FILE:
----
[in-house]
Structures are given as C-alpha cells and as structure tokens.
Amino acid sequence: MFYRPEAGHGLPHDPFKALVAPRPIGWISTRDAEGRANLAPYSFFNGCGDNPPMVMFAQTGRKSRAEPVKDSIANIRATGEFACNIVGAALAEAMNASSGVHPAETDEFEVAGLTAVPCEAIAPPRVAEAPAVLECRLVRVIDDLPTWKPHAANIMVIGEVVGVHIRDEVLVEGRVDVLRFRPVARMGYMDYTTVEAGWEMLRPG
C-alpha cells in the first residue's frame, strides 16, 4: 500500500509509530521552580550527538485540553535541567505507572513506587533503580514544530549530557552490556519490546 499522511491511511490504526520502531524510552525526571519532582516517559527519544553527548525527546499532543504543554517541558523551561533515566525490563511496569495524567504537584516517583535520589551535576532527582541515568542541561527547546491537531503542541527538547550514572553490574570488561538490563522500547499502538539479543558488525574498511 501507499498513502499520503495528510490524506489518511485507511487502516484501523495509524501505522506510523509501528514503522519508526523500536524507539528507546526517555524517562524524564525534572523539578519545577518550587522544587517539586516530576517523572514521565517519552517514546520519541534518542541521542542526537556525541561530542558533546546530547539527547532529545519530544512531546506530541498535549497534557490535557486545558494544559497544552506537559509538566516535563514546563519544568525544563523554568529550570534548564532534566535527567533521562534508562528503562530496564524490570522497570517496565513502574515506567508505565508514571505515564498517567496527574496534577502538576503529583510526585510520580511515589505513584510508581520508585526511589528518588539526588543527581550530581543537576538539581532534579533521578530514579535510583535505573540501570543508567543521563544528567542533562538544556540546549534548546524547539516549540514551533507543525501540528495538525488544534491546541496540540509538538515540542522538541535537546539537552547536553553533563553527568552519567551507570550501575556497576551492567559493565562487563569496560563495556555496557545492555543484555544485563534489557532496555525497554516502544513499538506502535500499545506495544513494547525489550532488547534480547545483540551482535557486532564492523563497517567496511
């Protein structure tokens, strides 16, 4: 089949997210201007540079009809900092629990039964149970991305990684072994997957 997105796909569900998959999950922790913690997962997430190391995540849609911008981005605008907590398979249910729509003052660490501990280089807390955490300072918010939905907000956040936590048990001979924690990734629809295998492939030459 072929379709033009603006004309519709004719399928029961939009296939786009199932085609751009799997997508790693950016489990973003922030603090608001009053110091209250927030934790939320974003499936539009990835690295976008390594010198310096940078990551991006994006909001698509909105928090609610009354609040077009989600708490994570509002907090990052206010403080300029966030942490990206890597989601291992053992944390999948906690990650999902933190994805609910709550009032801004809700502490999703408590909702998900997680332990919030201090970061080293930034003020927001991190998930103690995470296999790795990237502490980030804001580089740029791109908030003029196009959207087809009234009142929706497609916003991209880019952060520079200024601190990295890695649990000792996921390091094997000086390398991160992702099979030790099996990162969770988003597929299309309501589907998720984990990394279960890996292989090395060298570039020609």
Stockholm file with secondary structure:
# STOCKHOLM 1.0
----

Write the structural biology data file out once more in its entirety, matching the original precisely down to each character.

[in-house]
Structures are given as C-alpha cells and as structure tokens.
Amino acid sequence: MFYRPEAGHGLPHDPFKALVAPRPIGWISTRDAEGRANLAPYSFFNGCGDNPPMVMFAQTGRKSRAEPVKDSIANIRATGEFACNIVGAALAEAMNASSGVHPAETDEFEVAGLTAVPCEAIAPPRVAEAPAVLECRLVRVIDDLPTWKPHAANIMVIGEVVGVHIRDEVLVEGRVDVLRFRPVARMGYMDYTTVEAGWEMLRPG
C-alpha cells in the first residue's frame, strides 16, 4: 500500500509509530521552580550527538485540553535541567505507572513506587533503580514544530549530557552490556519490546 499522511491511511490504526520502531524510552525526571519532582516517559527519544553527548525527546499532543504543554517541558523551561533515566525490563511496569495524567504537584516517583535520589551535576532527582541515568542541561527547546491537531503542541527538547550514572553490574570488561538490563522500547499502538539479543558488525574498511 501507499498513502499520503495528510490524506489518511485507511487502516484501523495509524501505522506510523509501528514503522519508526523500536524507539528507546526517555524517562524524564525534572523539578519545577518550587522544587517539586516530576517523572514521565517519552517514546520519541534518542541521542542526537556525541561530542558533546546530547539527547532529545519530544512531546506530541498535549497534557490535557486545558494544559497544552506537559509538566516535563514546563519544568525544563523554568529550570534548564532534566535527567533521562534508562528503562530496564524490570522497570517496565513502574515506567508505565508514571505515564498517567496527574496534577502538576503529583510526585510520580511515589505513584510508581520508585526511589528518588539526588543527581550530581543537576538539581532534579533521578530514579535510583535505573540501570543508567543521563544528567542533562538544556540546549534548546524547539516549540514551533507543525501540528495538525488544534491546541496540540509538538515540542522538541535537546539537552547536553553533563553527568552519567551507570550501575556497576551492567559493565562487563569496560563495556555496557545492555543484555544485563534489557532496555525497554516502544513499538506502535500499545506495544513494547525489550532488547534480547545483540551482535557486532564492523563497517567496511
């Protein structure tokens, strides 16, 4: 089949997210201007540079009809900092629990039964149970991305990684072994997957 997105796909569900998959999950922790913690997962997430190391995540849609911008981005605008907590398979249910729509003052660490501990280089807390955490300072918010939905907000956040936590048990001979924690990734629809295998492939030459 072929379709033009603006004309519709004719399928029961939009296939786009199932085609751009799997997508790693950016489990973003922030603090608001009053110091209250927030934790939320974003499936539009990835690295976008390594010198310096940078990551991006994006909001698509909105928090609610009354609040077009989600708490994570509002907090990052206010403080300029966030942490990206890597989601291992053992944390999948906690990650999902933190994805609910709550009032801004809700502490999703408590909702998900997680332990919030201090970061080293930034003020927001991190998930103690995470296999790795990237502490980030804001580089740029791109908030003029196009959207087809009234009142929706497609916003991209880019952060520079200024601190990295890695649990000792996921390091094997000086390398991160992702099979030790099996990162969770988003597929299309309501589907998720984990990394279960890996292989090395060298570039020609």
Stockholm file with secondary structure:
# STOCKHOLM 1.0